The State Department is hard at work integrating economics into U.S. foreign policy.
- By Heidi Crebo-Rediker<p> Heidi Crebo-Rediker is chief economist for the State Department. </p>
In his excellent Foreign Policy essay, "The Currency of Power," Robert Zoellick gives voice to a critical mission for 21st-century American foreign policy. His call to integrate economics into our national security framework resonates on both sides of the political divide, and we applaud his argument.
He says it all, with one major oversight: We’re already doing it.
Reintegrating economics into American foreign policy is a top priority in the Obama administration’s National Security Strategy ("[a]t the center of our efforts is a commitment to renew our economy, which serves as the wellspring of American power," the document notes) and for the State Department in particular.
In fact, a cornerstone of Secretary of State Hillary Clinton’s tenure has been the full embrace and implementation of the very agenda Zoellick describes — one she has outlined in a series of major speeches on what she calls "Economic Statecraft." Secretary Clinton recognizes that "America’s economic strength and global leadership are a package deal" — that just as the drivers and tools of global power evolve to emphasize economics, so must America’s foreign policy.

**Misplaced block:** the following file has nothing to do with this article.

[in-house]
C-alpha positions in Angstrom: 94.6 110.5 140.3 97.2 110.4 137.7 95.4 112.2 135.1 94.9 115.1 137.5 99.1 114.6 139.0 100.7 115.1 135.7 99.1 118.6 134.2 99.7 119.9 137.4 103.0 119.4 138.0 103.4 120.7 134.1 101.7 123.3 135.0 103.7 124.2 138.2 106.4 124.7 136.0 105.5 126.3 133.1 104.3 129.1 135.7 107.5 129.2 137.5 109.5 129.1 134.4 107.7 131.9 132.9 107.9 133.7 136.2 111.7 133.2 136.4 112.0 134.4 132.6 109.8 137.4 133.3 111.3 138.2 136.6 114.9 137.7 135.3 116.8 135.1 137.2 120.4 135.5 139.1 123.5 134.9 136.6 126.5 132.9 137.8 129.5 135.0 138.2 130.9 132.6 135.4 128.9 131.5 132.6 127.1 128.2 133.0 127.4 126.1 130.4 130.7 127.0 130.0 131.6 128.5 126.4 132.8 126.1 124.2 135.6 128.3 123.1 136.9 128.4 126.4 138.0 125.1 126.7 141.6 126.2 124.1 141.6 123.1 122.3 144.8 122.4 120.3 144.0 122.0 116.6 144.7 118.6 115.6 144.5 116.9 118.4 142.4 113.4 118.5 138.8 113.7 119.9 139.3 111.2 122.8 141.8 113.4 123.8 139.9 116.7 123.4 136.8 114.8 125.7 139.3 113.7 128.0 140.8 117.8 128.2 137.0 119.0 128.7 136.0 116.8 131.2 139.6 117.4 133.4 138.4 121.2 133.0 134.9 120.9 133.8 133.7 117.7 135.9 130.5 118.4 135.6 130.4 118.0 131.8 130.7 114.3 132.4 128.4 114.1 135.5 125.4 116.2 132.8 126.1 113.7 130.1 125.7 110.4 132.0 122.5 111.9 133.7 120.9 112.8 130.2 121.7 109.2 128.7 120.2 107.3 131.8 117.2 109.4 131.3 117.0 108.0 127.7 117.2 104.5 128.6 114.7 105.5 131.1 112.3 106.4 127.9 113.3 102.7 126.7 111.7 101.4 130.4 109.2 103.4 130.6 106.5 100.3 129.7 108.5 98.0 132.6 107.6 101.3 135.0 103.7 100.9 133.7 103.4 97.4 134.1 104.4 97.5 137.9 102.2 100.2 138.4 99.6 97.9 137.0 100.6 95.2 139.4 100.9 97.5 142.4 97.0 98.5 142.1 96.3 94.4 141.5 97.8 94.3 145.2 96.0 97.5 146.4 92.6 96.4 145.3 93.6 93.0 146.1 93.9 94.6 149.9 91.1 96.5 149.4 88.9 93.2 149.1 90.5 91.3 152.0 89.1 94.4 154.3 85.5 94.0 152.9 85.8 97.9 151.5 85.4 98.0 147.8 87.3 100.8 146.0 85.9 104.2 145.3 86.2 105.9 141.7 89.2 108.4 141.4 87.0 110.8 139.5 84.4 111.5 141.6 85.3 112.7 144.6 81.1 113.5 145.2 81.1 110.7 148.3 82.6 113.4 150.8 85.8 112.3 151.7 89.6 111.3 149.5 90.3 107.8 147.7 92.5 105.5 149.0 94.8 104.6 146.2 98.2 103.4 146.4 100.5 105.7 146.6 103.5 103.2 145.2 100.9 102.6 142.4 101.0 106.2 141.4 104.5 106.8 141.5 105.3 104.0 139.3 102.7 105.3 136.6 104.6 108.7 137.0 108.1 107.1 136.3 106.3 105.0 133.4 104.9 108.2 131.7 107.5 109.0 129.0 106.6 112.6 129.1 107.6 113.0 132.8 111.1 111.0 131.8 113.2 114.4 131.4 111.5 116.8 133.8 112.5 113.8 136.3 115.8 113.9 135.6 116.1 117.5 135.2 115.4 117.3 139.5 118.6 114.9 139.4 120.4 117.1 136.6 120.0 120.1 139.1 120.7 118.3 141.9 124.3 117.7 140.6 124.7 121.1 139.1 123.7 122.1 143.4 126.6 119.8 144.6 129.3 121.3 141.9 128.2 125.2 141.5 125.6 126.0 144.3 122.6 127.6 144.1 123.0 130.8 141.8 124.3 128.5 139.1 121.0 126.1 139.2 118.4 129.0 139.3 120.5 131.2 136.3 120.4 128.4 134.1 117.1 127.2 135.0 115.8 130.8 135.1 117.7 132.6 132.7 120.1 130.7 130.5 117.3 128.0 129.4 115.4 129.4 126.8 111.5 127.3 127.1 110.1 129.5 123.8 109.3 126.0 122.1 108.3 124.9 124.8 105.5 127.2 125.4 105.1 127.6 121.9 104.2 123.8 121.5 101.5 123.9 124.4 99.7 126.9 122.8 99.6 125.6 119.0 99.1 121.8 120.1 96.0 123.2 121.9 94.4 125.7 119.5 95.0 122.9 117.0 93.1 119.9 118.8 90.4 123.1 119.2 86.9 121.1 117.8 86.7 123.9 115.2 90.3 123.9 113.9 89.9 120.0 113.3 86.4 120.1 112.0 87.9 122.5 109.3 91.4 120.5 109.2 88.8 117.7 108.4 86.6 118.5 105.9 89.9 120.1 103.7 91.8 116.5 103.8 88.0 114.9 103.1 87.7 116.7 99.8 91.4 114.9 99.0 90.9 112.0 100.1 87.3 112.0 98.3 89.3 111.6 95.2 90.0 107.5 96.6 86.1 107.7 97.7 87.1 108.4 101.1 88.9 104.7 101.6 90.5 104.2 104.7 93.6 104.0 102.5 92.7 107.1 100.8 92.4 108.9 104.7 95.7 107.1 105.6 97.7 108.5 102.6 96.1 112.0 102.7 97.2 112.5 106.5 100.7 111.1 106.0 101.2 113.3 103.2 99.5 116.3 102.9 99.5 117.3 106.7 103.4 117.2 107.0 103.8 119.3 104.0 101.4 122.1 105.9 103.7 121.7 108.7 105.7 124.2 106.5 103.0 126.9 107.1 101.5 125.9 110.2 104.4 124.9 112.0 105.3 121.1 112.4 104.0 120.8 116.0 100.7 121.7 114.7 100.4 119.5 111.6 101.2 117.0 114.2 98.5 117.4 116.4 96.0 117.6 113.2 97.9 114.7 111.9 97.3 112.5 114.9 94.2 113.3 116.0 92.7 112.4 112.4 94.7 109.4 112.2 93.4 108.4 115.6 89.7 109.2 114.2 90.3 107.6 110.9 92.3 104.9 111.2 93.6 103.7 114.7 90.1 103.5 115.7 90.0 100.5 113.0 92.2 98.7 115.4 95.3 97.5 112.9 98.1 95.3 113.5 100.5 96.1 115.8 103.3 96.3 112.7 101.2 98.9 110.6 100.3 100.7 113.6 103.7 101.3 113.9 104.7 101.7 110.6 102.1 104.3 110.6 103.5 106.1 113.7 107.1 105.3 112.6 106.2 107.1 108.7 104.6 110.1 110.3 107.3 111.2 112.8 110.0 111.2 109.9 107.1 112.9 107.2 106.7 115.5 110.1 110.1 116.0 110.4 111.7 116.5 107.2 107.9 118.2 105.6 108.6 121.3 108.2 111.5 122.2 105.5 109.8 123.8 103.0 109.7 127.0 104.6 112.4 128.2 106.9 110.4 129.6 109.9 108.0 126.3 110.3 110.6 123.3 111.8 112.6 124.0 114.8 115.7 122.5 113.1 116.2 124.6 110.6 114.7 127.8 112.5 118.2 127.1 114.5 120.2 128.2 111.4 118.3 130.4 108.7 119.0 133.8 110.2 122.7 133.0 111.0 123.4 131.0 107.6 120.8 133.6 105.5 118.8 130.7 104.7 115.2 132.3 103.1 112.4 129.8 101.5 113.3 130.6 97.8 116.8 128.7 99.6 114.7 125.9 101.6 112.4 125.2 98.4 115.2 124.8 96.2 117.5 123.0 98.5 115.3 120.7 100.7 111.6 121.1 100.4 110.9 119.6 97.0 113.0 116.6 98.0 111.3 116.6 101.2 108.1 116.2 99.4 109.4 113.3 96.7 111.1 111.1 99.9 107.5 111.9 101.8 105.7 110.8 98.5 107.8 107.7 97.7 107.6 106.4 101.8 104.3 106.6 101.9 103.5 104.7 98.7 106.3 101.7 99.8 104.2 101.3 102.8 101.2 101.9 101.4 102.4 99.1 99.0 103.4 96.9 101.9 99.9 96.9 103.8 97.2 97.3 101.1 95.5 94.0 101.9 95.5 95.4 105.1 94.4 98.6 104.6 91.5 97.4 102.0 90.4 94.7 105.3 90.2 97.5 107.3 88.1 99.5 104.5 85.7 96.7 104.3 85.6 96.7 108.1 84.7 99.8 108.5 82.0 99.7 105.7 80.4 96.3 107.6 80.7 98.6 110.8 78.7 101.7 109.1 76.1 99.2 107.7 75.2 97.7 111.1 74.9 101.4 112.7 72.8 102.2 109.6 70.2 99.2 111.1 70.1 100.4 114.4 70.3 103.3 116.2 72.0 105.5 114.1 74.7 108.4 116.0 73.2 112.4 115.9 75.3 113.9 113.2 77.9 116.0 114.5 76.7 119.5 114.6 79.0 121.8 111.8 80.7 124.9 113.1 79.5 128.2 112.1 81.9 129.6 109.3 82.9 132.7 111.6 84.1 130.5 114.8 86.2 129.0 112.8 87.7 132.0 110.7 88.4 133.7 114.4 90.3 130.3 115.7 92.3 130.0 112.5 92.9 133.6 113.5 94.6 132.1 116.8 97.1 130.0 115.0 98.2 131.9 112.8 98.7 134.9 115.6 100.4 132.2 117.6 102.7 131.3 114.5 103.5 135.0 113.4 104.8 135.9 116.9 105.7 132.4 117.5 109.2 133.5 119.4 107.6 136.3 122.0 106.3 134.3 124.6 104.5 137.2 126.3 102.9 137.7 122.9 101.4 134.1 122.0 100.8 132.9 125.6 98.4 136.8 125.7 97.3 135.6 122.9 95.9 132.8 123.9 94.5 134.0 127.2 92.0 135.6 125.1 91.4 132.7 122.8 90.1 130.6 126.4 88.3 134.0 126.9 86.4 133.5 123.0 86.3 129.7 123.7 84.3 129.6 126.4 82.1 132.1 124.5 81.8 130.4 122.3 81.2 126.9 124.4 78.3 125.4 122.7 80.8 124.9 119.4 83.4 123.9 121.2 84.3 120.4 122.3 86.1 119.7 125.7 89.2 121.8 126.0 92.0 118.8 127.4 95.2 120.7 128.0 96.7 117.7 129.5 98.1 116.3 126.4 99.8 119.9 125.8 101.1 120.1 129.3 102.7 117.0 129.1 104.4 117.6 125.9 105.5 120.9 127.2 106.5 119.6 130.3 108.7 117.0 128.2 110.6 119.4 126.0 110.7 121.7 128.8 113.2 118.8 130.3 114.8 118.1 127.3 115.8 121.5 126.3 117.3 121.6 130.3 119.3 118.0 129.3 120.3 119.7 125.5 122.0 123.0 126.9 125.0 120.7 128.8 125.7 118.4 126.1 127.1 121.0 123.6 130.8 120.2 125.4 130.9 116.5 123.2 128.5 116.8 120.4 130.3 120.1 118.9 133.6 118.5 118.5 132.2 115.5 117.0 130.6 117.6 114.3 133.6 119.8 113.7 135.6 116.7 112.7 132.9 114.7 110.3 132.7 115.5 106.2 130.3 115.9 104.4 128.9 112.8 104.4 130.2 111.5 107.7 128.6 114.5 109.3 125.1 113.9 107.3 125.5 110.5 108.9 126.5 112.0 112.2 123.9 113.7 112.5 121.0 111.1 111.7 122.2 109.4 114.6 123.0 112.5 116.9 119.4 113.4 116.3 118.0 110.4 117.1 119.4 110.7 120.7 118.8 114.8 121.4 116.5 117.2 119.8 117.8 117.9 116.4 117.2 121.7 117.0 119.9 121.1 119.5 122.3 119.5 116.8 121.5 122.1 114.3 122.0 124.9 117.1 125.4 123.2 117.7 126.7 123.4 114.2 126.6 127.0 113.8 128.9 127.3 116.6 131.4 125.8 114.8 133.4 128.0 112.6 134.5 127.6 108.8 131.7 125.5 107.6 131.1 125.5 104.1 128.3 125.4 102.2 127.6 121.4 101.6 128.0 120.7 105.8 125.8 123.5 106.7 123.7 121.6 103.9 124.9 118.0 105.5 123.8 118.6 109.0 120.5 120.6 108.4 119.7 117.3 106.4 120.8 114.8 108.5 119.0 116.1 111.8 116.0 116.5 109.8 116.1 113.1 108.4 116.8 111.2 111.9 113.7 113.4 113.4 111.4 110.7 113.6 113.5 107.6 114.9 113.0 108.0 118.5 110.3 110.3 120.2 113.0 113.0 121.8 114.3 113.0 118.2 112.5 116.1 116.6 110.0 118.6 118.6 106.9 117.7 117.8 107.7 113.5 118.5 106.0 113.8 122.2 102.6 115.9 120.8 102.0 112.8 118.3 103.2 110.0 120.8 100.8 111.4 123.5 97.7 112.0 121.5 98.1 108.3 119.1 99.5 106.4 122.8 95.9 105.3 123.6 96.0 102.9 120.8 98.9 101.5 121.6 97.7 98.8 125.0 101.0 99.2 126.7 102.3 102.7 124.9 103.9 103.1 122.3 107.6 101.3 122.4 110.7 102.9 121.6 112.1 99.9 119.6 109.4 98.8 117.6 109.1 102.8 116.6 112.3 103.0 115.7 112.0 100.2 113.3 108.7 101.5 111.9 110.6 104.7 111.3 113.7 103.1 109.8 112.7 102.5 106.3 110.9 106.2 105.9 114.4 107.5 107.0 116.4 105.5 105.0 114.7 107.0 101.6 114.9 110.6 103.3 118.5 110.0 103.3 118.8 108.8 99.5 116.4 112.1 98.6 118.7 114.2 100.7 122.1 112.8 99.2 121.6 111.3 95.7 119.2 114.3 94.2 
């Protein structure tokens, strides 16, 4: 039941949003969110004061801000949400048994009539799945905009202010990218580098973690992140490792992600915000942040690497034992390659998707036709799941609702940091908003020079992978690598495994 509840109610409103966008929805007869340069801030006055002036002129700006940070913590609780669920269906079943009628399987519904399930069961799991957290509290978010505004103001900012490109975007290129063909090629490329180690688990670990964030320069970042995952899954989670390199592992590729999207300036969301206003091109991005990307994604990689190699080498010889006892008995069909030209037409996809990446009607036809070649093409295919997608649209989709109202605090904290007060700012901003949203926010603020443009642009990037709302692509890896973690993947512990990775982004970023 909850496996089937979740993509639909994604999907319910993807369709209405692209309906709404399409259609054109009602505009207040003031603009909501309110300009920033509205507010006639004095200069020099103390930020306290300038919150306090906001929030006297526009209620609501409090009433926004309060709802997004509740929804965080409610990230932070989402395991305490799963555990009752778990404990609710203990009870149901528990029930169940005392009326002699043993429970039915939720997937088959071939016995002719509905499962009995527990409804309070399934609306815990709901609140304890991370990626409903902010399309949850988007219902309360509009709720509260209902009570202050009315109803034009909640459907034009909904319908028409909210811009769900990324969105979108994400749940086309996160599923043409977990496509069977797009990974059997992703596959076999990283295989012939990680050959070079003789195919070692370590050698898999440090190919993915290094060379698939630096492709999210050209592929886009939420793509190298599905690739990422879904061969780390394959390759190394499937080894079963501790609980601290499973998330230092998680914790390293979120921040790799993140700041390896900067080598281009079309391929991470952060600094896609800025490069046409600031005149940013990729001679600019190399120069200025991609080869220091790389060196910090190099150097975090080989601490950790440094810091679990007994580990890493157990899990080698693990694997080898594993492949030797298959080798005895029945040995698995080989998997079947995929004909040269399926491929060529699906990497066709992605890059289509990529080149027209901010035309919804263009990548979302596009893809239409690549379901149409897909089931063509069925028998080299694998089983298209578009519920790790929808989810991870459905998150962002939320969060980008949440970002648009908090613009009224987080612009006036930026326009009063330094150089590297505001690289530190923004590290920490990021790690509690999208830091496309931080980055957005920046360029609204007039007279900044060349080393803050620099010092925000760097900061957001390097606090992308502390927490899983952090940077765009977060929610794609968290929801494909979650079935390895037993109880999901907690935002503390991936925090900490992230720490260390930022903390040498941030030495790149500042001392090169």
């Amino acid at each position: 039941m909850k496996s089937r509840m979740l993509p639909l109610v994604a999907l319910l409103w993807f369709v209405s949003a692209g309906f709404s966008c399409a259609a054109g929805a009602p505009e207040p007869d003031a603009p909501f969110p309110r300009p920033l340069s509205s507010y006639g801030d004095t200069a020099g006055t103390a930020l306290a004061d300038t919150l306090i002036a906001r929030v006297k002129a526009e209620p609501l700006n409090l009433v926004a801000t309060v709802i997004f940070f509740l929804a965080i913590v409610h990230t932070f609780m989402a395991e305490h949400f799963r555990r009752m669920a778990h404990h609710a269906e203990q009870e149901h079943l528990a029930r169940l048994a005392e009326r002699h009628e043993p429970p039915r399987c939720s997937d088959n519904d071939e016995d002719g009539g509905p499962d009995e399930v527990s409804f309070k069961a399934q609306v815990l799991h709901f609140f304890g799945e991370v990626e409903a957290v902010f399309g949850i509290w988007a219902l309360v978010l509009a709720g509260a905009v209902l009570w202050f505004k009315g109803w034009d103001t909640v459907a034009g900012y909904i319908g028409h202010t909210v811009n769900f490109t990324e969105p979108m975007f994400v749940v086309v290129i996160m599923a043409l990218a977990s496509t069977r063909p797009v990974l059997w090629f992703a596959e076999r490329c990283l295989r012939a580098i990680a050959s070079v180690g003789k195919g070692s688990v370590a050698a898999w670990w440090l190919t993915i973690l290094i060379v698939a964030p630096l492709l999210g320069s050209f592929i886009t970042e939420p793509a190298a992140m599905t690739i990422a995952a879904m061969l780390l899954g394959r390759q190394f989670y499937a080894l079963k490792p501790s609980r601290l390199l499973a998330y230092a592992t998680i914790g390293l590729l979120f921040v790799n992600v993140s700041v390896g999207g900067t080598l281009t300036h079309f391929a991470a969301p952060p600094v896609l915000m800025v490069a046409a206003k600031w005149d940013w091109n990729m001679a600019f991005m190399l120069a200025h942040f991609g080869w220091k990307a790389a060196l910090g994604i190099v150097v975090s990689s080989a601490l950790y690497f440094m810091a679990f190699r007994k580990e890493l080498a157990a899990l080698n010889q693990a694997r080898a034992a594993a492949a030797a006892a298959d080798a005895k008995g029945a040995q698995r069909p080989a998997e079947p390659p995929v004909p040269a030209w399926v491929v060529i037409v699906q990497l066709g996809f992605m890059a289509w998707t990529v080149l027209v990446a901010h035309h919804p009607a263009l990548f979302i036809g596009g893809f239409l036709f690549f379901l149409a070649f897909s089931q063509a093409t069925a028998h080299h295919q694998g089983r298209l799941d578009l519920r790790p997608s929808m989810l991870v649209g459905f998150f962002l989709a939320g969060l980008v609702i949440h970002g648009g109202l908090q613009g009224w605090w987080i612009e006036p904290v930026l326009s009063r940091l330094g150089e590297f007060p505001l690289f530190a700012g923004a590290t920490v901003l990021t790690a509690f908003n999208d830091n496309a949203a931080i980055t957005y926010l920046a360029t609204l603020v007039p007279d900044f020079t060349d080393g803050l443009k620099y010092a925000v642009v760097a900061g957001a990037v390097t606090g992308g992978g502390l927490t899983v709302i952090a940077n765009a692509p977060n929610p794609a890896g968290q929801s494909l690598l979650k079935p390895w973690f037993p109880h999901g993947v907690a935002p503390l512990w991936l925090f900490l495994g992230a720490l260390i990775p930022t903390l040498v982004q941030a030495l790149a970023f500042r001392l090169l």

As Secretary Clinton put it, "We have to position ourselves to lead in a world where security is shaped in boardrooms and on trading floors as well as on battlefields." To realize these goals, she launched and championed a wholesale reintegration and reprioritization of economics, investment, and markets in the State Department and its missions around the world.
This commitment has produced a number of initiatives, including my own office, the Office of the Chief Economist, which is staffed by individuals with deep macroeconomic, microeconomic, and financial experience who are tasked with making sure our diplomacy deals in what Zoellick calls "the currency of power." We operate in both the economic and foreign-policy realms, connecting the dots when economic issues influence our diplomacy and vice versa. We also provide a strategic view of long-term economic drivers of political change and frame recommendations to the secretary through that prism.
The State Department’s Economic Statecraft agenda has two overarching objectives. The first is to fuse strategic thinking about political and economic power while adding economic tools to our diplomatic kit. Trade and capital flows are continuing to rise, and emerging nations are composing an ever-greater share of the world economy. As economic links between countries expand, it is just as likely for foreign-policy disagreements to be expressed by restricting trade in critical minerals or shutting out foreign companies from government procurement as by military force. In this climate, we are updating America’s diplomatic arsenal and our very perception of U.S. interests.
In the process, we’re getting better at tapping market solutions to solve strategic problems, partnering with the private sector to achieve shared goals, and laying out rules of the road for the global economy. We’re recognizing that many of the issues we traditionally characterize as first-order security objectives — from the success of democratic transitions in the Middle East to territorial disputes in the South China Sea — hinge on important economic dimensions.